Best Steelers Defense Ever!
This article is from Oct. 11, 2007 The Sports Xchange posted on CBSSportsline
The best Steelers defense ever?
Pittsburgh has fielded some great defenses through the years, including the Steel Curtain of the 1970s and Blitzburgh of the mid-1990s. But none of those was able to accomplish what the 2007 version has done through five games.
The Steelers have yielded only 47 points, the fewest any Pittsburgh team has allowed in the first five games in the past 70 years. They have to go all the way back to 1937, when scoring did not occur nearly as often, to find a Steelers team that allowed fewer -- 38 in the first five games that season.
In addition, a punt was returned for a touchdown that's included in those 47 points.
No one's ready to compare them to the Steel Curtain defense that produced four Pro Football Hall of Famers, but the current Steelers defense is strong in every area. It even recorded its first shutout in Heinz Field last Sunday without its two Pro Bowl players, injured nose tackle Casey Hampton and strong safety Troy Polamalu.
Seattle came in with what was considered a good, balanced offense and left with a 21-0 loss, coach Mike Holmgren's second shutout in his 16 years as a head coach in the NFL.
Dick LeBeau remained the coordinator under new coach Mike Tomlin, even though they've run different systems in the past. LeBeau likes the 3-4 blitzing defense and fathered the zone blitz. Tomlin grew up with the Tampa Cover 2 in a 4-3 defense.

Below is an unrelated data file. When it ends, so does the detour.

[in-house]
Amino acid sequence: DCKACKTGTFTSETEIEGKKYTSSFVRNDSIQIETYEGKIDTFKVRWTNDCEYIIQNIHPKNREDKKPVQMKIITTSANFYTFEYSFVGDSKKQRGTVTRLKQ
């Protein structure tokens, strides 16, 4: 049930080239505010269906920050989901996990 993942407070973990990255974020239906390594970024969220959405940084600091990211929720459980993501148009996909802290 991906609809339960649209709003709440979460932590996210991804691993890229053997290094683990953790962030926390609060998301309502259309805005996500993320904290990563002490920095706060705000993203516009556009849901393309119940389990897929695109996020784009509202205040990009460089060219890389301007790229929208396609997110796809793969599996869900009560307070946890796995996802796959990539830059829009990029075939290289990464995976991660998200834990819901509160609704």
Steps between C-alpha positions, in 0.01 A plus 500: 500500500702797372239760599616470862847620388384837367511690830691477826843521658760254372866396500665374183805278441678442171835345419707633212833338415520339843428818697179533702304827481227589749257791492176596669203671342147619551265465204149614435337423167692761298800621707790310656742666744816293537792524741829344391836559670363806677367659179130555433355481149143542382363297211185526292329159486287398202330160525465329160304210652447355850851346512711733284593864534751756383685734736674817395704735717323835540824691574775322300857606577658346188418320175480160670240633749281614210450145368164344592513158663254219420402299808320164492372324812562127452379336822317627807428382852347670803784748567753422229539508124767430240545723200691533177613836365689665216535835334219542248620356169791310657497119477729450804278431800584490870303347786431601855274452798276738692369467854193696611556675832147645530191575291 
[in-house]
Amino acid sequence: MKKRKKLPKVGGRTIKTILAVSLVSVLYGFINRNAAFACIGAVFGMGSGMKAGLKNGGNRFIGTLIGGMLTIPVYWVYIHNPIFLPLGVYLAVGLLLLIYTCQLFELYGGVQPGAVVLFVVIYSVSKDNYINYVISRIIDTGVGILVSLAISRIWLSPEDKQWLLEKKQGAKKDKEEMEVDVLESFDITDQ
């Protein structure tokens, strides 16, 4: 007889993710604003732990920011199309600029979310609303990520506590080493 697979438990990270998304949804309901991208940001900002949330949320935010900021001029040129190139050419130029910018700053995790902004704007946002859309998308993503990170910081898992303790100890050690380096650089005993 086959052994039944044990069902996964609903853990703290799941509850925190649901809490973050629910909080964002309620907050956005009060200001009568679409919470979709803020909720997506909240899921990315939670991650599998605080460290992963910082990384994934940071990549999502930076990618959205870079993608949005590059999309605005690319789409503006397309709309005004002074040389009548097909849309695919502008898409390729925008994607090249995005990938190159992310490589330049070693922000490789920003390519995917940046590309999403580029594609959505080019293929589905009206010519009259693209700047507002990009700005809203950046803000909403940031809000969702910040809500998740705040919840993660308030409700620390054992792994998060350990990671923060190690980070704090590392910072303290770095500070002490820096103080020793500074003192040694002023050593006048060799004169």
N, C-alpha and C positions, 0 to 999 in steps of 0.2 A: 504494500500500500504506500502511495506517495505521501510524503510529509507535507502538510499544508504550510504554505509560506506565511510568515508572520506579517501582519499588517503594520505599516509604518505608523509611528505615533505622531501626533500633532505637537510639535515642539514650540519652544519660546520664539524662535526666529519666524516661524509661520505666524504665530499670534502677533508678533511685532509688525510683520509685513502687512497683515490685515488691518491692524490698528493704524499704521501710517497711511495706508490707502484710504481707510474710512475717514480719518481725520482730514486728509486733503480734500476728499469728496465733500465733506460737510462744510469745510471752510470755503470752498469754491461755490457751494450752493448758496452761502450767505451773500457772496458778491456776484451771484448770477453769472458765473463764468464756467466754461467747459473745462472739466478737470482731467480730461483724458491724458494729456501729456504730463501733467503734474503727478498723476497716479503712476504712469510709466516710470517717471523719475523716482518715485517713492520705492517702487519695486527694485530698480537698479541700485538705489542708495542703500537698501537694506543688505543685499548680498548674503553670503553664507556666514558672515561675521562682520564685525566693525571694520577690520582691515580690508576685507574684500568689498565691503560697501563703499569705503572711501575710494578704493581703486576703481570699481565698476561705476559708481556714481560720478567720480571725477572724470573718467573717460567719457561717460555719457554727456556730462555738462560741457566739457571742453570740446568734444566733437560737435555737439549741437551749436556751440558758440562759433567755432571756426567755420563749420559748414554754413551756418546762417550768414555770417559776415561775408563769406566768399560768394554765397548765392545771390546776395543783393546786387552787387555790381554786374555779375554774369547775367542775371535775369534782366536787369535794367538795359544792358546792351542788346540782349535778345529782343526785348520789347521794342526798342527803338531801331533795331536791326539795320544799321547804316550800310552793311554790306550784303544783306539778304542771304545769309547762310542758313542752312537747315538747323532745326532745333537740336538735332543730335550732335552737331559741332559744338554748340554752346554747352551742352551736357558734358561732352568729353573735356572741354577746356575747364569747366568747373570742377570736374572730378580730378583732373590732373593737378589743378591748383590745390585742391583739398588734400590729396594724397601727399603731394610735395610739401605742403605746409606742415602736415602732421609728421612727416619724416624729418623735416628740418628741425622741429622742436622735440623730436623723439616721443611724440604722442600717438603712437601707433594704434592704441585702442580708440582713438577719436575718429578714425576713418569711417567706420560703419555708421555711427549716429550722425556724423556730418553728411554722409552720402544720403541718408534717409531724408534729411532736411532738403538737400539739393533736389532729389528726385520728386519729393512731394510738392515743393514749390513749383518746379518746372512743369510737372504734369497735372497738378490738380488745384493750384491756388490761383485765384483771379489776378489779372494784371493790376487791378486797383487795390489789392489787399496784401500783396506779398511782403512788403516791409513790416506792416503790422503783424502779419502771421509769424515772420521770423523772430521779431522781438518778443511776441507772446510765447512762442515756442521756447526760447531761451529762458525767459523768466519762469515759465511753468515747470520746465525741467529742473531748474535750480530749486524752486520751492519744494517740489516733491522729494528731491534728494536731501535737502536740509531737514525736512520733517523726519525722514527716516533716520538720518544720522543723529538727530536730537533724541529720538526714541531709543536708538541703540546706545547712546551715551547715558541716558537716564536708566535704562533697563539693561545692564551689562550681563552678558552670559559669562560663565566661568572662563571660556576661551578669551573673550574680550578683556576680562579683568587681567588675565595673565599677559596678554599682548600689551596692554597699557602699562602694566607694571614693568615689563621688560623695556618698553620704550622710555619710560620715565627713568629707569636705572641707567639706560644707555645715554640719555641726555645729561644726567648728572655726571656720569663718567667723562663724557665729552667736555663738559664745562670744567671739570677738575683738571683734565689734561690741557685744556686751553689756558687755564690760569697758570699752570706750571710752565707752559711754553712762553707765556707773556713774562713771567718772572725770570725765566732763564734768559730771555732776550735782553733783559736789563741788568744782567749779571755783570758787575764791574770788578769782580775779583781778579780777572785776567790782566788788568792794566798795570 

Tomlin lets LeBeau run the show, although he's had plenty of input and some of it showed against Seattle, when the Steelers stayed with a three-man rush for most of the game with a Cover-2 scheme in the secondary.
They've also introduced a four-man line in passing schemes, removing their outside linebackers and going with four true down linemen, with end Brett Keisel normally standing up. They go to that in passing situations when they think the offense might run. That was the case last week with Shaun Alexander in Seattle's backfield.
Neither do they find it surprising that they would record their first home shutout since Heinz Field opened in 2001 with Polamalu and Hampton out of the lineup with injuries. Veteran Chris Hoke has performed well for Hampton in the past, including 2004 when the Steelers went 15-1 with Hampton out for half the season.
To replace Polamalu, they shifted Ryan Clark to strong safety, a position he played for the Washington Redskins before he signed with the Steelers as an unrestricted free agent last year. Second-year man Anthony Smith started at free safety.
"Coach Tomlin always says everybody's a playmaker out there on the field; you just have to do your job," said linebacker Clark Haggans, who has thrived in the defense this season. "We just try to do it as a team -- if Casey or Troy isn't playing, try to play team defense."
No one's doing it better. The Steelers rank first in the NFL in fewest yards allowed (235.6 per game), fewest points (9.4), fewest yards per play (4.2), and tied for most sacks (17).
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